Amy Winehouse - Lioness: Hidden Treasures

Production: Mark Ronson, Paul O'Duffy, Phil Ramone, Salaam Remi,

Lead Single: Like Smoke

Avg Rating: 32121   3.0 ( 2 total votes )

     

BUY READ REVIEW

News flash: Universal Island Records just released the late great Amy Winehouse’s new album Lioness: Hidden Treasures, which rose to the top spot in the UK charts last week, (Dec. 11) with 194,000 units sold. The record, which features 12 original tracks and covers, was compiled by long-time musical partners Salaam Remi and Mark Ronson. Lioness has come out just in time for the Christmas season and proceeds from the album will go to the Amy Winehouse Foundation. The singer, who was found dead in her London flat on 23 July, of apparent drug and …

Fans can also check out Amy Winehouse's previous albums: Amy Winehouse - Back to Black


DJBooth Album Review


News flash: Universal Island Records just released the late great Amy Winehouse’s new album Lioness: Hidden Treasures, which rose to the top spot in the UK charts last week, (Dec. 11) with 194,000 units sold. The record, which features 12 original tracks and covers, was compiled by long-time musical partners Salaam Remi and Mark Ronson. Lioness has come out just in time for the Christmas season and proceeds from the album will go to the Amy Winehouse Foundation. The singer, who was found dead in her London flat on 23 July, of apparent drug and alcohol related causes, had an abrupt end to a promising career. But with the album in stores now, Winehouse’s talent is relived and her legacy is set in stone as one of the more controversial but immensely talented and poetic songwriters of her time. Lioness: Hidden Treasures is a success.

Wait, just wait.

Before we praise Amy Winehouse as the modern day Ella Fitzgerald, lets not forget to address a glaring problem at hand. Although it is great to remember such a wonderful talent, Lioness: Hidden Treasures doesn’t have much ‘hidden’ about it. Most of the tracks on the album, like Tears Dry, Valerie (68 Version) and The Girl from Ipanema are either remakes of her older songs or covers of classic jazz songs. Don’t get me wrong, the remakes are beautiful and her unbelievable voice on top of any timeless jazz tune still gives me goose bumps; but I just don’t think if Amy Winehouse were alive, she would have been happy with this outcome.

But can you blame her record company? If you had the rights to a guaranteed #1 UK Top 40 album waiting to be released just before Christmas, you’d release it too. The music business is exactly that, a business and everyone needs to make money. But it is hard to ignore that this album is clearly an excuse to cash out on the tails of a great and talented career. From the outside Lioness seems rushed and forced. Another sell out, and another one down.

Back to Black, Winehouse's sophomore album, painted a vivid picture that tore deep into her emotions and life secrets, giving the listener a genuine and passionate connection to her. It showed her imperfections, her anxieties and her insecurities, which everyone can relate to. She was the one artist who you could listen to and feel like she put her heart out on display and held nothing back. This Lioness project definitely lacks that depth and emotion that we had grown to love. However, this is understandable, seeing as she is no longer alive to complete it. It is just unfortunate that after listening the whole way through, I was left feeling incomplete.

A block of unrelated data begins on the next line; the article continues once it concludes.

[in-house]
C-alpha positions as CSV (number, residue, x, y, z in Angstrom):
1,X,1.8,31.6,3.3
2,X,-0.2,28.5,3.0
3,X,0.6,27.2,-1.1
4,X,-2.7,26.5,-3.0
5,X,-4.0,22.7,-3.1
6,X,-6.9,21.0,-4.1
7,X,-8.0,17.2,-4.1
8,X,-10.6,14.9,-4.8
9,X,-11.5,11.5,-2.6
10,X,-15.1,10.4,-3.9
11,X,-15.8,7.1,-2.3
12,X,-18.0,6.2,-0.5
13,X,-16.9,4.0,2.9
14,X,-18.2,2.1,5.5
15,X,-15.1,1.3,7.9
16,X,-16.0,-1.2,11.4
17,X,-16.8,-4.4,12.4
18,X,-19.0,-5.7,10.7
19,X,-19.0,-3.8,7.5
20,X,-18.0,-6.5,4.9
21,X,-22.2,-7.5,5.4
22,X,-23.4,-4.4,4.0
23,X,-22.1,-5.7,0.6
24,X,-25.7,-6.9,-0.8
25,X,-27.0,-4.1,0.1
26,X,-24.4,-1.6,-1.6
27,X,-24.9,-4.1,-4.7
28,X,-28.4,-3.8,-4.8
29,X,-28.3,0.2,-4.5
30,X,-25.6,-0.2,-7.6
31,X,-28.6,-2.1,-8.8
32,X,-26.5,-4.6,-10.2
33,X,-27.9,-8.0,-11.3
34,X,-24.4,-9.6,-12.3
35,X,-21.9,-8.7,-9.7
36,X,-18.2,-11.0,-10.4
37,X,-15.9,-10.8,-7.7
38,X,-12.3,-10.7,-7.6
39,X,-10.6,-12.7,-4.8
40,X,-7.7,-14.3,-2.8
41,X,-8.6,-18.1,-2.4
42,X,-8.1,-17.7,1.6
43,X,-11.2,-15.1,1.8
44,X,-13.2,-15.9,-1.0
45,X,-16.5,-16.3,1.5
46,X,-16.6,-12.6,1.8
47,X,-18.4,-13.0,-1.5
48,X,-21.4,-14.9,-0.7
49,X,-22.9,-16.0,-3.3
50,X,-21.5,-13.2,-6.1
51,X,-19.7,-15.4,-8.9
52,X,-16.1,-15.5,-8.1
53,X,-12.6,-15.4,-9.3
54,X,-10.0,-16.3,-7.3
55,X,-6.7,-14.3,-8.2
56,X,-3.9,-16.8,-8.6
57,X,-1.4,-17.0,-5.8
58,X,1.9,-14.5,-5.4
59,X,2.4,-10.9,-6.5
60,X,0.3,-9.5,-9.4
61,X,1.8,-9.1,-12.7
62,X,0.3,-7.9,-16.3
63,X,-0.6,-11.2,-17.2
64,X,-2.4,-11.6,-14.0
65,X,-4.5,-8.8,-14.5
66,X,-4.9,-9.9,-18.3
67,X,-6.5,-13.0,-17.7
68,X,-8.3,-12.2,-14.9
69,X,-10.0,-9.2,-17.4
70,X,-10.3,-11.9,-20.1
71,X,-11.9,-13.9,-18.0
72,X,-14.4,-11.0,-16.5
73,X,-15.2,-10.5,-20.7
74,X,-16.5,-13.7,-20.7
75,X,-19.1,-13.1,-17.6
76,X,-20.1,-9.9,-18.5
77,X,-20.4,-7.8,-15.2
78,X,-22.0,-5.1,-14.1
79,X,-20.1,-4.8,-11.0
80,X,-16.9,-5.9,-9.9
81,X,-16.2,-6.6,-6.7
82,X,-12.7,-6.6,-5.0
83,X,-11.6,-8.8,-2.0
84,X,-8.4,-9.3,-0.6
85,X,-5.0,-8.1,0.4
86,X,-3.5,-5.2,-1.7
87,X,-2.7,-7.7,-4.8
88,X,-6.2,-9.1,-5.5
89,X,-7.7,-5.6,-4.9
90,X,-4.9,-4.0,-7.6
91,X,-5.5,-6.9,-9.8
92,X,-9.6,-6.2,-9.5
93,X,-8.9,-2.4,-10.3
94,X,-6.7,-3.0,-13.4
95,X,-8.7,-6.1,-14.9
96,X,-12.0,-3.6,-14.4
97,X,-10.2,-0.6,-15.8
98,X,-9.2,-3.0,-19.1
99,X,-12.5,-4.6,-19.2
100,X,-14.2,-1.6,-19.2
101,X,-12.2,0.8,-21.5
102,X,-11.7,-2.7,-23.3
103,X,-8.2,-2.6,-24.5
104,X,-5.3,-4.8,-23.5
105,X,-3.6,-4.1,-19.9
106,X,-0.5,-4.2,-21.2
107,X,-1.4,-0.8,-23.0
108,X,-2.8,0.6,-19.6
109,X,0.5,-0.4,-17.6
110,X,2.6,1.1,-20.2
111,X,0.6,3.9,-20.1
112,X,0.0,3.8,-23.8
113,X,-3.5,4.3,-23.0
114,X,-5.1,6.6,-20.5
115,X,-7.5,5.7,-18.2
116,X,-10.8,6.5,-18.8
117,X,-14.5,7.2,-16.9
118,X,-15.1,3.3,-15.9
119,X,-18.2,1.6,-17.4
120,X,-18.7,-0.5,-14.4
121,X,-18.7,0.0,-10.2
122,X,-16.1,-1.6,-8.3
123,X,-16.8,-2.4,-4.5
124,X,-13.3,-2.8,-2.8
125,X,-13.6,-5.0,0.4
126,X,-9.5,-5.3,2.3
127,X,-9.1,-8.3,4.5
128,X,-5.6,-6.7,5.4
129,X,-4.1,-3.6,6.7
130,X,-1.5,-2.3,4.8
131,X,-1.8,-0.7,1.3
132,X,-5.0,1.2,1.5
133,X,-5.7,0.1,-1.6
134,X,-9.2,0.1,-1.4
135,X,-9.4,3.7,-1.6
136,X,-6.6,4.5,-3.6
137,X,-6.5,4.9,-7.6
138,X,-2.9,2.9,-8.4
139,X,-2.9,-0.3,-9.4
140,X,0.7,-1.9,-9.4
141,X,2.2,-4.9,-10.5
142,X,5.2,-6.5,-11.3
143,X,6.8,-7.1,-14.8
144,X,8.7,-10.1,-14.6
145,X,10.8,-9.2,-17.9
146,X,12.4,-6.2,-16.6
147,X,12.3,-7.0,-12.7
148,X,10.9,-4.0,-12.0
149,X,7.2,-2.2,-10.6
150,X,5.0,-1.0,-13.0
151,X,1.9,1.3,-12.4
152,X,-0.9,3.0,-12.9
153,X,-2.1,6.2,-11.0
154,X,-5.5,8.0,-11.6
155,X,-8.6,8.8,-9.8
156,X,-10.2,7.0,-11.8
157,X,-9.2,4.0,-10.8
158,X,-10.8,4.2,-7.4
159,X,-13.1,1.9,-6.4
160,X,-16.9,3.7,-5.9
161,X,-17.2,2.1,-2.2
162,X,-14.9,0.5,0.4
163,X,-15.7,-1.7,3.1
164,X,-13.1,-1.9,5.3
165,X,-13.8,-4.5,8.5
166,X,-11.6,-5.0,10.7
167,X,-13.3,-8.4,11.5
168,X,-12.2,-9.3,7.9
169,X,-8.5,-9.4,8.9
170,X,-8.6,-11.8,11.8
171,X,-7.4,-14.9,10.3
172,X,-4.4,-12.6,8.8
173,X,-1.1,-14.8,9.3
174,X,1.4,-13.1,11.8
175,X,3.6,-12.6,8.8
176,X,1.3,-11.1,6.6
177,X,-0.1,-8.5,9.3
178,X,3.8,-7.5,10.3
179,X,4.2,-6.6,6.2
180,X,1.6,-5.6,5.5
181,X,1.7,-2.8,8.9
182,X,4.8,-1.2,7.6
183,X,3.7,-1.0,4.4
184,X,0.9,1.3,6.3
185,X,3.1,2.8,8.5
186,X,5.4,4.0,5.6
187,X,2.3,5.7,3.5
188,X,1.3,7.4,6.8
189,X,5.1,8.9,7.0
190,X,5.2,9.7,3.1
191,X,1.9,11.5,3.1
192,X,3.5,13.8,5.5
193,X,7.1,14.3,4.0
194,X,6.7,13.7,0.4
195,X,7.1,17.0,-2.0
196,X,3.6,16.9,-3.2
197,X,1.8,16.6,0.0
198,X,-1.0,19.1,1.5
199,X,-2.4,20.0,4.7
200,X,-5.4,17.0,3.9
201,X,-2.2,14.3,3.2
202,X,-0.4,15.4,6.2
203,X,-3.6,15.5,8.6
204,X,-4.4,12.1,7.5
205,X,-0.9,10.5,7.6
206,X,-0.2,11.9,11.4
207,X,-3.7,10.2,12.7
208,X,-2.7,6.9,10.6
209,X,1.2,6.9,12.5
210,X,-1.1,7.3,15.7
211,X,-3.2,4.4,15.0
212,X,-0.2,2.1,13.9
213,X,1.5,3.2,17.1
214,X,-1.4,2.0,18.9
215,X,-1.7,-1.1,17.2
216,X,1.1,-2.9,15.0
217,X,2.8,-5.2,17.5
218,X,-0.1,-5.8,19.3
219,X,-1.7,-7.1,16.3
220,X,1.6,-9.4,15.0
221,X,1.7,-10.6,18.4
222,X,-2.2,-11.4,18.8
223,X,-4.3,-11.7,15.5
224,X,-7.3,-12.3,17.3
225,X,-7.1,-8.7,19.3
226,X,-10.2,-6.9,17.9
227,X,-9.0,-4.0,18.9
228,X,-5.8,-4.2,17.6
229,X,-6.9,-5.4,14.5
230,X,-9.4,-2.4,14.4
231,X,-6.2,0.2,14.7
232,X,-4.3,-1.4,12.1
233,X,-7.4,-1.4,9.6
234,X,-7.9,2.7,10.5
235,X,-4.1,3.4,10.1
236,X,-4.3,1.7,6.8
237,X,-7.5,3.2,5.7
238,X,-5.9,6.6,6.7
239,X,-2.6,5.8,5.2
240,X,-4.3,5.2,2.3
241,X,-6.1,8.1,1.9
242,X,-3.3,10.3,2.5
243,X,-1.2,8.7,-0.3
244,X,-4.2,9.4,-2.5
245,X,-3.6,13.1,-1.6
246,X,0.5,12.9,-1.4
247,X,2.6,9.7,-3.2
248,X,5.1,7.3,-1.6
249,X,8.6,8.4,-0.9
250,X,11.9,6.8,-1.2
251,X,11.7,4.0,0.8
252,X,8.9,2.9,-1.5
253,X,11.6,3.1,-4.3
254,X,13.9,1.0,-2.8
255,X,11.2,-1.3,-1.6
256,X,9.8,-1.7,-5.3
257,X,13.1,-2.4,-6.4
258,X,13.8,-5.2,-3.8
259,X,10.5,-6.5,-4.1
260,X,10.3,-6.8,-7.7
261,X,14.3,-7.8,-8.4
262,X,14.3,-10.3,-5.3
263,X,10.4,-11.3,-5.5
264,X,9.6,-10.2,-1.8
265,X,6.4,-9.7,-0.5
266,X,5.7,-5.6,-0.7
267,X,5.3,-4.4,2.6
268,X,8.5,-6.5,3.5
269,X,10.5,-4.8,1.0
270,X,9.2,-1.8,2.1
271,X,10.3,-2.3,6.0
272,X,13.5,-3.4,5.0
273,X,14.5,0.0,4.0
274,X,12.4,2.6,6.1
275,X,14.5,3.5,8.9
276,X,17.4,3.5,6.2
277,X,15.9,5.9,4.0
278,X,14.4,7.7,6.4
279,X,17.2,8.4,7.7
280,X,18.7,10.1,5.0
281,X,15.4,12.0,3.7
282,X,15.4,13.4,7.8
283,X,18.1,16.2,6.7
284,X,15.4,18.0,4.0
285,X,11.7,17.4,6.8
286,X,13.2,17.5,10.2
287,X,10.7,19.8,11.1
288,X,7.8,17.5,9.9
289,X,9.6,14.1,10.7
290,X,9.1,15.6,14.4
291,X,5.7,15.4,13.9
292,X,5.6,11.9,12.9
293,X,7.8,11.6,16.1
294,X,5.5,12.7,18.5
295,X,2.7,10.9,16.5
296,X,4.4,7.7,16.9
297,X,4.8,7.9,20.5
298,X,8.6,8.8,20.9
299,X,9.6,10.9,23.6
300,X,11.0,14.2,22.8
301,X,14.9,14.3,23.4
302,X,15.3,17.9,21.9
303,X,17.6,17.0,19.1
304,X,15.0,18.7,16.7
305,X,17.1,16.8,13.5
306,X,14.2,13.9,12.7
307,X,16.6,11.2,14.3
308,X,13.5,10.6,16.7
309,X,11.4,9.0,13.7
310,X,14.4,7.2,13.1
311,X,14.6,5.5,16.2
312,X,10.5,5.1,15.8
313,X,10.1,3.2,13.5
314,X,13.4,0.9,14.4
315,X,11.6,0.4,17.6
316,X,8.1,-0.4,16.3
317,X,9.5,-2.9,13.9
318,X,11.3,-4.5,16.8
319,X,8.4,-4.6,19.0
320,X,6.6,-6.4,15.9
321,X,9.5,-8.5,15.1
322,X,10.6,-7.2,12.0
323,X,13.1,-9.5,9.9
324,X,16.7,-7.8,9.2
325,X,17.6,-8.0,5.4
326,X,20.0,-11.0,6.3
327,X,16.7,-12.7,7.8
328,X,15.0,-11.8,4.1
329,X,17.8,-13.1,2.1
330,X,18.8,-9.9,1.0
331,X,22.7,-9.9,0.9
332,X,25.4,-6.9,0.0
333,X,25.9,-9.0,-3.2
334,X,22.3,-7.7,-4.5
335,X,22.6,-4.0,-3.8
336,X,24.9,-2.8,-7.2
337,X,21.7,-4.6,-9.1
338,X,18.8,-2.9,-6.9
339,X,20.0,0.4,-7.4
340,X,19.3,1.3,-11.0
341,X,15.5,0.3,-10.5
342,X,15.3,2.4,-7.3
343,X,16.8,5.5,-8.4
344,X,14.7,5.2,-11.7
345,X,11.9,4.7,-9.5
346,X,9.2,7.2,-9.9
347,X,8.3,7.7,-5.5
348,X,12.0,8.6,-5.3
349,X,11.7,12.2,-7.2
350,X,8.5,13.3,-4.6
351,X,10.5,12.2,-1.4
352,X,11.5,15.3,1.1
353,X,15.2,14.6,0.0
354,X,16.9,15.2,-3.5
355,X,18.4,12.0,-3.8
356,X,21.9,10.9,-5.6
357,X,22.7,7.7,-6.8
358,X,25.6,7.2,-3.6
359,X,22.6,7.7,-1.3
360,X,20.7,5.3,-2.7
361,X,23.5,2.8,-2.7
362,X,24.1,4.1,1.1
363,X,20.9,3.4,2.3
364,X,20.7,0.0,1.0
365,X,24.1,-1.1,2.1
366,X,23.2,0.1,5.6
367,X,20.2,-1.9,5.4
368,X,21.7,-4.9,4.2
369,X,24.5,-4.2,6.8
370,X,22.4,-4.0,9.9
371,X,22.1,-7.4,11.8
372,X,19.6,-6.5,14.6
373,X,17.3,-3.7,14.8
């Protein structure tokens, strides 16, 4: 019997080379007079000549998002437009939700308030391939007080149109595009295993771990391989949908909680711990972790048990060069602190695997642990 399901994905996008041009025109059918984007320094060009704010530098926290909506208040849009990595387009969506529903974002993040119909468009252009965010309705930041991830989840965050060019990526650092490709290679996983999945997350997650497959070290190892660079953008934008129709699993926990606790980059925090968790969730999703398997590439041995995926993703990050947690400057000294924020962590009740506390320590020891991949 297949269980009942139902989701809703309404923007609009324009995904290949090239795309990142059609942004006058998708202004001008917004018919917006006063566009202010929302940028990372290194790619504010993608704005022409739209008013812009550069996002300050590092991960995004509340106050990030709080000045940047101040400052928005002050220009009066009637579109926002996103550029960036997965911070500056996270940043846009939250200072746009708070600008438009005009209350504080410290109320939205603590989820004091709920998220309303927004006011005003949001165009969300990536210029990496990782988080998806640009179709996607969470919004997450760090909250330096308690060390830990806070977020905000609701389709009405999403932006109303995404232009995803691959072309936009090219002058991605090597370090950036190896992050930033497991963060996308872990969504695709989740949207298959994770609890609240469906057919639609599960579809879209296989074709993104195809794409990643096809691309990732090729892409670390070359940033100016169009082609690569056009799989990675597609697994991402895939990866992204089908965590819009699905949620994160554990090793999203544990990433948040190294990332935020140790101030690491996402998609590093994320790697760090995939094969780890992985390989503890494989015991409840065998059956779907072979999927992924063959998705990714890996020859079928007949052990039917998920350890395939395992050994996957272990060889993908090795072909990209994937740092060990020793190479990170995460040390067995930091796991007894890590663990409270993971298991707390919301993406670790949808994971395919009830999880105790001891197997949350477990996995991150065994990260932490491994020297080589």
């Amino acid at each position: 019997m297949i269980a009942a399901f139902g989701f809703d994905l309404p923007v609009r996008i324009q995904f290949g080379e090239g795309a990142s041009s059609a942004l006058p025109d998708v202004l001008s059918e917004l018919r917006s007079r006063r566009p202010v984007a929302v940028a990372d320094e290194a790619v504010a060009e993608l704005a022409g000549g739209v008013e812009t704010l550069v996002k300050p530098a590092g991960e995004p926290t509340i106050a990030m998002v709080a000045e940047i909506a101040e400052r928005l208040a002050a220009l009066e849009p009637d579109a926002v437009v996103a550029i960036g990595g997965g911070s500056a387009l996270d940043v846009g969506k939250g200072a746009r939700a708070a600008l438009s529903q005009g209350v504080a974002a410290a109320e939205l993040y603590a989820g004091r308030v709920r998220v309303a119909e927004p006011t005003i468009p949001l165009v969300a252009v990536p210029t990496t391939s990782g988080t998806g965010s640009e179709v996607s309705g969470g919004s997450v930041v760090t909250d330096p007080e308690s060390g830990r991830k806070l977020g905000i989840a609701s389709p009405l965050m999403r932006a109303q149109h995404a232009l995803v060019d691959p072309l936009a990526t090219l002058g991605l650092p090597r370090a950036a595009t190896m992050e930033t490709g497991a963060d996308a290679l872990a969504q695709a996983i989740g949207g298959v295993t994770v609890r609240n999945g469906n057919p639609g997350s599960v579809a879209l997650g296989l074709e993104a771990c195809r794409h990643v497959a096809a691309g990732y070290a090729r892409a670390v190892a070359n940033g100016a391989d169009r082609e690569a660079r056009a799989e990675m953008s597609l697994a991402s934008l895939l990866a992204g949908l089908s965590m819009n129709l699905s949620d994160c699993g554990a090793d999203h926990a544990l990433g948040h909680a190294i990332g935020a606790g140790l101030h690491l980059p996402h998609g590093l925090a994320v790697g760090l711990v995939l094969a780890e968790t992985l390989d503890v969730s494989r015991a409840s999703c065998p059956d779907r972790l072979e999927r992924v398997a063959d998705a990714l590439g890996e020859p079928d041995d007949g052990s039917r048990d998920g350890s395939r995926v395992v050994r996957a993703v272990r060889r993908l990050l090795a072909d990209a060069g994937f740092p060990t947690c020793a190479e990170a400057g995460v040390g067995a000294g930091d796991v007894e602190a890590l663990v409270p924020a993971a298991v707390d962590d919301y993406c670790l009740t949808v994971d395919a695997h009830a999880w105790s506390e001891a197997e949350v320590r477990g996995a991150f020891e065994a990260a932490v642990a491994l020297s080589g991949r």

But here is where I am torn. The album does have some gems. Some tracks are a fresh change of pace and shed light on a different part of Amy Winehouse that I never heard before. The Nas collaboration Like Smoke is a conversion of jazz, pop and hip-hop that definitely had me pressing rewind. It shocked me how well her vocals worked with Nas’ and it had me wishing she were still around to make some more hip-hop collaborations. When I listened to her original song Halftime, I felt as if I could see her in the studio in another world just consumed by the music around her. And of course you can’t ignore her duet with the legendary Tony Bennett. Anything he touches is gold and their track Body and Soul is no exception.

There are moments like these on the album where you are thankful you had the chance to relieve Winehouse’s greatness. Her talent and voice makes up for the fact that Lioness isn’t really an album, but more like a collection of unfinished business. I can’t decide whether I am upset by the commercialization of Winehouse’s contentious life and career or happy to hear her voice one last time. My theory is that if you already loved Amy Winehouse, which I did, you will be left wanting more. But if you are new to the British vocalist turned legend or only know her by her radio hits, you will love this album because in the end it is great music done by a great artist with great producers.

So for us at The DJBooth, Amy Winehouse cannot be forgotten. Even if you listen to strictly hip-hop, give Amy a listen. Her music is transcendent through any genre and should be appreciated. After all, jazz is one of the founding fathers of hip-hop and Winehouse has helped revitalize the dying genre of music and brought jazz to the forefront of today’s youth. Whether you love her or hate her or don’t care at all about her, pick up a copy of Lioness to decide once and for all what you think of Mrs. Winehouse. The truth is, if she’s worked with legends like Jay-Z, Nas, Tony Bennett and Mark Ronson, sold close to a million albums and counting and has the whole world talking about her untimely death, she definitely did something right.
DJBooth Rating - 3 Spins

Listen to More: Amy Winehouse     Written by Max August

 

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